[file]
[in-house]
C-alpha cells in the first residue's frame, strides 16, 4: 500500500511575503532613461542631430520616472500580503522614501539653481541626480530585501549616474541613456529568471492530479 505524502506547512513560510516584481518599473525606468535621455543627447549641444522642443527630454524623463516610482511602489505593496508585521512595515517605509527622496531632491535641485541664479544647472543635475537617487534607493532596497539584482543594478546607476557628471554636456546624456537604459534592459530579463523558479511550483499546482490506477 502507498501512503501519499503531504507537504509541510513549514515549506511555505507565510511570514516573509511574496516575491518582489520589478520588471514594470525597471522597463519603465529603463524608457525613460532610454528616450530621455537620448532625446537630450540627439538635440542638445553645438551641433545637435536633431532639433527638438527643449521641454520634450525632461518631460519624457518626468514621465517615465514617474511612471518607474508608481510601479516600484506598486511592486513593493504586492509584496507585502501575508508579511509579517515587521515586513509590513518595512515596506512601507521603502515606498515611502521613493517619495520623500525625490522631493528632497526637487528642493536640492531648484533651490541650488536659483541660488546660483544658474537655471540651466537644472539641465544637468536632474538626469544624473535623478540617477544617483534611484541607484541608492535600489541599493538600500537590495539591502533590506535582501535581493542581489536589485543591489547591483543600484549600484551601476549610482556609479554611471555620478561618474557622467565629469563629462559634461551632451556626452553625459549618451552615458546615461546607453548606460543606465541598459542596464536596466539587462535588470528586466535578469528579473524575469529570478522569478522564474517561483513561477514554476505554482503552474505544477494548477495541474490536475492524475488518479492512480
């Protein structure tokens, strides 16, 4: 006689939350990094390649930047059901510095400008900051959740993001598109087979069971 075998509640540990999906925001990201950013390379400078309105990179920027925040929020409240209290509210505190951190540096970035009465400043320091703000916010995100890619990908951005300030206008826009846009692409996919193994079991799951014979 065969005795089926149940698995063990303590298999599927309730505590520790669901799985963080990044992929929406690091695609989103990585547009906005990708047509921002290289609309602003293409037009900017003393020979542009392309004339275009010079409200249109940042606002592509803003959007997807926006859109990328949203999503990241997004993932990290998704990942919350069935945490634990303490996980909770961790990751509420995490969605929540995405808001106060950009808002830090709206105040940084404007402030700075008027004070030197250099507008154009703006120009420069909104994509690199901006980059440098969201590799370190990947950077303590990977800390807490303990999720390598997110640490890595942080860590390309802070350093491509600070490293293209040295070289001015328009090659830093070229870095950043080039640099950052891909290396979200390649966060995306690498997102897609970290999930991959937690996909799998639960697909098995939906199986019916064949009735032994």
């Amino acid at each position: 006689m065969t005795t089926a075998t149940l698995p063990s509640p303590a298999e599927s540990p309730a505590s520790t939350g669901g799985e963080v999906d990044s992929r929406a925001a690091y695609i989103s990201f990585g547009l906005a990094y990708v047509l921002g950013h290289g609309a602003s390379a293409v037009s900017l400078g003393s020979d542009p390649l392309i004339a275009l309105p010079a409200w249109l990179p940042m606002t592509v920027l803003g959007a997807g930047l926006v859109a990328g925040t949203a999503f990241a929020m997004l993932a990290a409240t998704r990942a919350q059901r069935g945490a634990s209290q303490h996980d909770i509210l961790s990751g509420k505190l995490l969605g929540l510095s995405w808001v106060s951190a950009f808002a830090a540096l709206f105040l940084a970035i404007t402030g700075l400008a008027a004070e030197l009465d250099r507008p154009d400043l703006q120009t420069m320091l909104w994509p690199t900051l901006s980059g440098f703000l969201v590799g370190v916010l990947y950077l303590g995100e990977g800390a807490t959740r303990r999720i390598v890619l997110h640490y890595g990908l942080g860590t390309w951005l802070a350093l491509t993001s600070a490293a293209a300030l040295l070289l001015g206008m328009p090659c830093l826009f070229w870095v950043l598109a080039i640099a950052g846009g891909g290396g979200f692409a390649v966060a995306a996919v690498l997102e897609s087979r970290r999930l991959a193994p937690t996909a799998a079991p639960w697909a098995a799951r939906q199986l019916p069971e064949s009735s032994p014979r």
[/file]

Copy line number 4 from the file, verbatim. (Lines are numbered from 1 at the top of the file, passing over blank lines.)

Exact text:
């Amino acid at each position: 006689m065969t005795t089926a075998t149940l698995p063990s509640p303590a298999e599927s540990p309730a505590s520790t939350g669901g799985e963080v999906d990044s992929r929406a925001a690091y695609i989103s990201f990585g547009l906005a990094y990708v047509l921002g950013h290289g609309a602003s390379a293409v037009s900017l400078g003393s020979d542009p390649l392309i004339a275009l309105p010079a409200w249109l990179p940042m606002t592509v920027l803003g959007a997807g930047l926006v859109a990328g925040t949203a999503f990241a929020m997004l993932a990290a409240t998704r990942a919350q059901r069935g945490a634990s209290q303490h996980d909770i509210l961790s990751g509420k505190l995490l969605g929540l510095s995405w808001v106060s951190a950009f808002a830090a540096l709206f105040l940084a970035i404007t402030g700075l400008a008027a004070e030197l009465d250099r507008p154009d400043l703006q120009t420069m320091l909104w994509p690199t900051l901006s980059g440098f703000l969201v590799g370190v916010l990947y950077l303590g995100e990977g800390a807490t959740r303990r999720i390598v890619l997110h640490y890595g990908l942080g860590t390309w951005l802070a350093l491509t993001s600070a490293a293209a300030l040295l070289l001015g206008m328009p090659c830093l826009f070229w870095v950043l598109a080039i640099a950052g846009g891909g290396g979200f692409a390649v966060a995306a996919v690498l997102e897609s087979r970290r999930l991959a193994p937690t996909a799998a079991p639960w697909a098995a799951r939906q199986l019916p069971e064949s009735s032994p014979r």